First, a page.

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Word of the Week: Pulvinus

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Welcome to Word of the Week! Stay tuned for a new word each Friday to amp up your nature vocabulary!

Pulvinus [ puhl-VAHY-nuh s ] (botany noun): A cushion-like swelling at the base of a leaf or leaflet. Acting as a joint, the pulvinus facilitates the growth and independent movement of an individual leaf or leaflet.

High Park is home to some really beautiful spruce trees, more specifically Norway Spruce. Norway Spruce is part of the Pinaceae family, which also includes many other trees that we see in High Park like pine trees, cedars, hemlocks, and larches. With so many trees from the pinaceae family present in High Park, how do you know which one is a spruce?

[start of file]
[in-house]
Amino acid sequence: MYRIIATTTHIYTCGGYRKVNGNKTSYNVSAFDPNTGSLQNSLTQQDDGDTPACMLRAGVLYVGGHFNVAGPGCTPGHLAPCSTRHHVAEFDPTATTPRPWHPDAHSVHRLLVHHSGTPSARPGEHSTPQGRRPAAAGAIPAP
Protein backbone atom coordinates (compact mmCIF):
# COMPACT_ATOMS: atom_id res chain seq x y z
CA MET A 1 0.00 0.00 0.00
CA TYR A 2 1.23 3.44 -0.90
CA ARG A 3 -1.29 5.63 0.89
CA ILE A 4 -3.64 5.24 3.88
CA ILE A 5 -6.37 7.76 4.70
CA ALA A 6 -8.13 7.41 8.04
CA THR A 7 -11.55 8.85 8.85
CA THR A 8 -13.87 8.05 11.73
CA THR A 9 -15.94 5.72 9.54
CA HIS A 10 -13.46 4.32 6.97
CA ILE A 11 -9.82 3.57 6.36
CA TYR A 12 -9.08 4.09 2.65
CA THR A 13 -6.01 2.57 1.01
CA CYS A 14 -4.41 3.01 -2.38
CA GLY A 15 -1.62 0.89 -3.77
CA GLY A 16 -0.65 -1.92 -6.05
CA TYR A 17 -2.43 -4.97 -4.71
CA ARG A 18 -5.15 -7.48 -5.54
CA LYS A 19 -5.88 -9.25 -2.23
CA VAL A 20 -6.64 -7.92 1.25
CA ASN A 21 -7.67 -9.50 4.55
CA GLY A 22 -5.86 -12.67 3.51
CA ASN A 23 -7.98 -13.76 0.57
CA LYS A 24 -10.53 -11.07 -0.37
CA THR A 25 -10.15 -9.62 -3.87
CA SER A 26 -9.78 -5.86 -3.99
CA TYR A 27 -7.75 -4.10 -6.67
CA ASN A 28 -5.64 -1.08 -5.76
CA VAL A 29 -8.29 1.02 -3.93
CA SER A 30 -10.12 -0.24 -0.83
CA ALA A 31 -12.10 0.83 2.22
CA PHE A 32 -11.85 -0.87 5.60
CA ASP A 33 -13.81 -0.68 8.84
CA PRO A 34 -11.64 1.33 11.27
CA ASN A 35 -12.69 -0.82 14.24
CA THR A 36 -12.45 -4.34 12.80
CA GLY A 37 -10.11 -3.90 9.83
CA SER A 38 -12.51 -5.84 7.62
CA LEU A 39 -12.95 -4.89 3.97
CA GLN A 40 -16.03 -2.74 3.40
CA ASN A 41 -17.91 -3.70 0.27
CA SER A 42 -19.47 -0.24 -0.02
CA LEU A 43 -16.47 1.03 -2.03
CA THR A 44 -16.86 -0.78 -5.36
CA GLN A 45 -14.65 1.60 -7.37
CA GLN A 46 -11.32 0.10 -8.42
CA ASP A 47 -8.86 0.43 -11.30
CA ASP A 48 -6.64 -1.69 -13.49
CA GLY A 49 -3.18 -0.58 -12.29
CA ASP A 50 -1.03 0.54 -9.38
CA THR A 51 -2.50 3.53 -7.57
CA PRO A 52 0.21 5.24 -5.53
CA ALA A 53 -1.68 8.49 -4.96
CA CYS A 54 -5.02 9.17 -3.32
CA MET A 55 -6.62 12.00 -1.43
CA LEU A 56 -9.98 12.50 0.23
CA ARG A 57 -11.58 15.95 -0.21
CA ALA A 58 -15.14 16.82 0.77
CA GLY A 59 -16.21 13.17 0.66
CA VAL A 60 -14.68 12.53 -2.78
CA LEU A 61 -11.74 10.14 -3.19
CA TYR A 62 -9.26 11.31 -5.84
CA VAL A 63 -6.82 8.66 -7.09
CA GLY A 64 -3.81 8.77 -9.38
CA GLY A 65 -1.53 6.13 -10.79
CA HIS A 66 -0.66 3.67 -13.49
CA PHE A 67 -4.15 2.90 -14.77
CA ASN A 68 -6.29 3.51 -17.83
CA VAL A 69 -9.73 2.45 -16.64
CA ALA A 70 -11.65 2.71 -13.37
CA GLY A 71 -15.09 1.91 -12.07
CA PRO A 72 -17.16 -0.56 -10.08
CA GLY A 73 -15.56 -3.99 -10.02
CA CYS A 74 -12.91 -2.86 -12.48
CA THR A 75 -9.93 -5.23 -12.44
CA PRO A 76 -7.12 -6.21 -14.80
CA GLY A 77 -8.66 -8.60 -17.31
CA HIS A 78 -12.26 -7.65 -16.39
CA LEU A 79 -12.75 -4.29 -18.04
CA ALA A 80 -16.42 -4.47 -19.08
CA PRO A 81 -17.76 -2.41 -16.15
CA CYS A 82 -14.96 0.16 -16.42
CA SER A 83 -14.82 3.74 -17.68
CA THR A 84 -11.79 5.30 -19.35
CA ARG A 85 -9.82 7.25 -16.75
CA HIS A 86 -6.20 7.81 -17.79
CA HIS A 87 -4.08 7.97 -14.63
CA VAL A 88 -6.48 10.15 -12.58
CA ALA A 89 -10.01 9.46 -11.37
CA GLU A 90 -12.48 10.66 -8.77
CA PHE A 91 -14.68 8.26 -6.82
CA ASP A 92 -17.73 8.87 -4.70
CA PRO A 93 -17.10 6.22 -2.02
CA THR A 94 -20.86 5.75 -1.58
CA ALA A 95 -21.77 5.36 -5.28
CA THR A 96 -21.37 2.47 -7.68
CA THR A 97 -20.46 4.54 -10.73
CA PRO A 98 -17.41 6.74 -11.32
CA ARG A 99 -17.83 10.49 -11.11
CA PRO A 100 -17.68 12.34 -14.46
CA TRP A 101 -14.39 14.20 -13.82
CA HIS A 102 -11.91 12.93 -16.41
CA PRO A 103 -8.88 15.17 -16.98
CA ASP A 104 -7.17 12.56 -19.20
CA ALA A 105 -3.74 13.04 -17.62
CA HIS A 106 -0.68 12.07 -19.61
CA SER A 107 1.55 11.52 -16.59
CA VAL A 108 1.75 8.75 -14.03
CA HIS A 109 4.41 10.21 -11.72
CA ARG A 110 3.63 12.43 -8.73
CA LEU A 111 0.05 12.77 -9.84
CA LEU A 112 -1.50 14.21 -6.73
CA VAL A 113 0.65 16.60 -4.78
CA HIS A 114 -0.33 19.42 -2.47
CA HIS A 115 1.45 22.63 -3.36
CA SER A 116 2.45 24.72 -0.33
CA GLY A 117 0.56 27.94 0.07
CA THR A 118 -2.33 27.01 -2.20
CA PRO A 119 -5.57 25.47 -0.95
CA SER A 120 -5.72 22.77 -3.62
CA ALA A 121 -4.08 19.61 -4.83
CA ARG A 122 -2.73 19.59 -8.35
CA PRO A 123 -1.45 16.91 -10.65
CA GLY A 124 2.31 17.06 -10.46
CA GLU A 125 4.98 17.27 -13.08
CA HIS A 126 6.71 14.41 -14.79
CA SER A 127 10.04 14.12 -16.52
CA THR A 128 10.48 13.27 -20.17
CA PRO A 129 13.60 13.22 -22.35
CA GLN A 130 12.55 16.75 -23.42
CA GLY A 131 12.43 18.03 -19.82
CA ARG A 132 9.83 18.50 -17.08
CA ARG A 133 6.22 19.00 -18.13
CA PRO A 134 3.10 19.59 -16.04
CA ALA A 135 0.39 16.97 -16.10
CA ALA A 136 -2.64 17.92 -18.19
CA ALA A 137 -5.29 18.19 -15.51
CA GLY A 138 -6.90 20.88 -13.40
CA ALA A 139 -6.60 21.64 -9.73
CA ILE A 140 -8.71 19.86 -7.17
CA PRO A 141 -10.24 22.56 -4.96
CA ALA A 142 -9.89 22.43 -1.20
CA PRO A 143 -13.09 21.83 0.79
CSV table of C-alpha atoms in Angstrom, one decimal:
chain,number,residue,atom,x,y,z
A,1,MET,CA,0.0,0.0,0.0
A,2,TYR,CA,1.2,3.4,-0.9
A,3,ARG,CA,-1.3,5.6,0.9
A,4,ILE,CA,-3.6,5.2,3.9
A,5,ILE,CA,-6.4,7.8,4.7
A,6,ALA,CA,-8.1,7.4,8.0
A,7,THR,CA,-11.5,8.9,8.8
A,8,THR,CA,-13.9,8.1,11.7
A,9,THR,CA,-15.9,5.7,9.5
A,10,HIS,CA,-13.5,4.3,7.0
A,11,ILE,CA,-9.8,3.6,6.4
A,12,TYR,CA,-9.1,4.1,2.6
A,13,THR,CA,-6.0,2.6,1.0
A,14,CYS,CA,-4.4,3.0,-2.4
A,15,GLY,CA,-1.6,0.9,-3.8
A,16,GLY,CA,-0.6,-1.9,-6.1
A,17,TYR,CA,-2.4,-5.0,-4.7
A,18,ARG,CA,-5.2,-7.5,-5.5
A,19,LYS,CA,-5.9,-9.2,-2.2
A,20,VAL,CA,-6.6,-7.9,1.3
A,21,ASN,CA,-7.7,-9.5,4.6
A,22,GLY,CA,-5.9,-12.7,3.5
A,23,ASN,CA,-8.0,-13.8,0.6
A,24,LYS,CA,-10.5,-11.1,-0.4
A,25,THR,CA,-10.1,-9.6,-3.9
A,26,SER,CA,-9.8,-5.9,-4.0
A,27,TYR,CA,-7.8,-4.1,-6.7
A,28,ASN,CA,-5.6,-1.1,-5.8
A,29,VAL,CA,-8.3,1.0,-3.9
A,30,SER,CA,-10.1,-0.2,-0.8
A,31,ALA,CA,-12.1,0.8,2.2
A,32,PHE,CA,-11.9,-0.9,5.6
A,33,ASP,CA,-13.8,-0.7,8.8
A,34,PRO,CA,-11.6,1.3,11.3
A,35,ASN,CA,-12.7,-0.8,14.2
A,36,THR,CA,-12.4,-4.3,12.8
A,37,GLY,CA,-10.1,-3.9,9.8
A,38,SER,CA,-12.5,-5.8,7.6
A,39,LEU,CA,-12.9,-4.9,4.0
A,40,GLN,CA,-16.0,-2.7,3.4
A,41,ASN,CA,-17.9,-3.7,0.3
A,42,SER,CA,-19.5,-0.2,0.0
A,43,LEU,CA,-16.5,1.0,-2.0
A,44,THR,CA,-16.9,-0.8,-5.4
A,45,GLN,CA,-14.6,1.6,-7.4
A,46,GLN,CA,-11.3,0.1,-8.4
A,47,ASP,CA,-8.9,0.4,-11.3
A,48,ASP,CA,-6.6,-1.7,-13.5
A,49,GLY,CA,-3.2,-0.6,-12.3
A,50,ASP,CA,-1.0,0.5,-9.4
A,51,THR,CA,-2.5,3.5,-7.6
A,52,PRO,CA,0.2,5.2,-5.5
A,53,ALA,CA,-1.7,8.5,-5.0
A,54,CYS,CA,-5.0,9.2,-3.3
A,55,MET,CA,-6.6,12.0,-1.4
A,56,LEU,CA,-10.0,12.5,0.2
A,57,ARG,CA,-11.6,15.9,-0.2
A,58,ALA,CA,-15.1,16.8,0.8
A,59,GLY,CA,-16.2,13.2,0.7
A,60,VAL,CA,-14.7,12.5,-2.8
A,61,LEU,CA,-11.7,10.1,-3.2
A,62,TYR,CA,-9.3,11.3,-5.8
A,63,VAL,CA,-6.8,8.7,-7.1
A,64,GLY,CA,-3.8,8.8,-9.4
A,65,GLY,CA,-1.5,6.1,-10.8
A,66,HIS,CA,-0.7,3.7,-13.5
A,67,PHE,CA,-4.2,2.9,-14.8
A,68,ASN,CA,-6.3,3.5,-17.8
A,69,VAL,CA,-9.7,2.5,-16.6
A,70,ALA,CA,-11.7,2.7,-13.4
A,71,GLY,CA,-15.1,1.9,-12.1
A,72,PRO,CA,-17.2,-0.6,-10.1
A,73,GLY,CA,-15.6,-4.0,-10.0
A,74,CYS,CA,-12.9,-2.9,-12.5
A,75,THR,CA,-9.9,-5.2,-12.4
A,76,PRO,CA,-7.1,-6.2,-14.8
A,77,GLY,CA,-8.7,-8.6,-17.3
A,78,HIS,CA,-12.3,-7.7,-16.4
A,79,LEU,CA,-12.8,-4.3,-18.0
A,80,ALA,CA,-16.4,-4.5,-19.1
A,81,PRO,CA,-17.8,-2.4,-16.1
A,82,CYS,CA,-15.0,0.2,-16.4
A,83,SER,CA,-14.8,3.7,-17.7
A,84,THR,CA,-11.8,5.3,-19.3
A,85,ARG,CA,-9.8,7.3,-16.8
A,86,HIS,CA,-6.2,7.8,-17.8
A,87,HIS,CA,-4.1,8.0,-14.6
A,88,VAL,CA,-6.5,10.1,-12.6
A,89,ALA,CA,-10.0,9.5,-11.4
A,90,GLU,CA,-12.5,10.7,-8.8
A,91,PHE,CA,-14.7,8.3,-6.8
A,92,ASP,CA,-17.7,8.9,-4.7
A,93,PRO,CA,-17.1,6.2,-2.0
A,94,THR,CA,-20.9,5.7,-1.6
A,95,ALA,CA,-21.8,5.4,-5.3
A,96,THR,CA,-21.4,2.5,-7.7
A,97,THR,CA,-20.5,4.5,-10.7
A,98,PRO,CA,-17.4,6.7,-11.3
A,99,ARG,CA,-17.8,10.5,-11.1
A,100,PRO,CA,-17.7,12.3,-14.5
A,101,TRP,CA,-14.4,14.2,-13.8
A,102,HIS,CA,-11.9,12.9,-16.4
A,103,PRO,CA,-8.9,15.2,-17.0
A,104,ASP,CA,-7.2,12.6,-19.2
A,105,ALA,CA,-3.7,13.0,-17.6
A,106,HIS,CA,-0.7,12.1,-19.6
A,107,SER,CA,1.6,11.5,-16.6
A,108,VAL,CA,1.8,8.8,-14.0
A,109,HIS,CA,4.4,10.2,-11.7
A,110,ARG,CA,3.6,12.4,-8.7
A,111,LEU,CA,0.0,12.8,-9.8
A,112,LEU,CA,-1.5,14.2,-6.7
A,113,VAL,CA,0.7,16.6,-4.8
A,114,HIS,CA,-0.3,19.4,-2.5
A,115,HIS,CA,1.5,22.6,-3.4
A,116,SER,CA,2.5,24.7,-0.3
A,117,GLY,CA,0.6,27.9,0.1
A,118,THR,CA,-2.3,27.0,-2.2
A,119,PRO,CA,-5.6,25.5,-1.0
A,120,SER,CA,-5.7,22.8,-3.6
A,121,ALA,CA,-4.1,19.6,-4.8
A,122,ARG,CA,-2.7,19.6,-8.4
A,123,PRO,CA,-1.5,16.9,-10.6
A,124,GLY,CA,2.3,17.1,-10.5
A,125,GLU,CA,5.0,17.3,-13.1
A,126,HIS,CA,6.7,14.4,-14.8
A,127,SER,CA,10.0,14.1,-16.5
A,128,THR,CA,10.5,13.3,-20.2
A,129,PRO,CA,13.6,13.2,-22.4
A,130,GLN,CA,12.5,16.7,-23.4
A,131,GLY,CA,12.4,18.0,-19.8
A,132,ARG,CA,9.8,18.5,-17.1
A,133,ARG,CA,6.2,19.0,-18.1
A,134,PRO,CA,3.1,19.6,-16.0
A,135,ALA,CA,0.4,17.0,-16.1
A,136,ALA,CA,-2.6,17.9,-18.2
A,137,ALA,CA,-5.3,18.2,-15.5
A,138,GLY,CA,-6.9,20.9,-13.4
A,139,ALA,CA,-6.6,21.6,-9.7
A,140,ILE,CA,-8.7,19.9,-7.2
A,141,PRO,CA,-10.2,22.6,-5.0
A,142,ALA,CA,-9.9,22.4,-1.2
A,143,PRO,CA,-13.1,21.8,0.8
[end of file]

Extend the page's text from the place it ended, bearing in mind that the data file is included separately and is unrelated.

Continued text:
One of the ways in which we can identify a spruce tree is by looking at the needles. Spruce needles are attached to the branch by a pulvinus. On a spruce tree, the pulvinus kind of looks like a peg and allows for extra flexibility and movement. This identifying feature becomes extra obvious when a needle is dropped by the tree.

It is important to note that unlike the fascicles (or clustering needles) of a pine tree, each pulvinus holds only a single spruce needle. In addition, the pluvini will be arranged in a whorl, wrapping around the branch of the tree.

Keep an eye out for Norway Spruce on your next visit to High Park!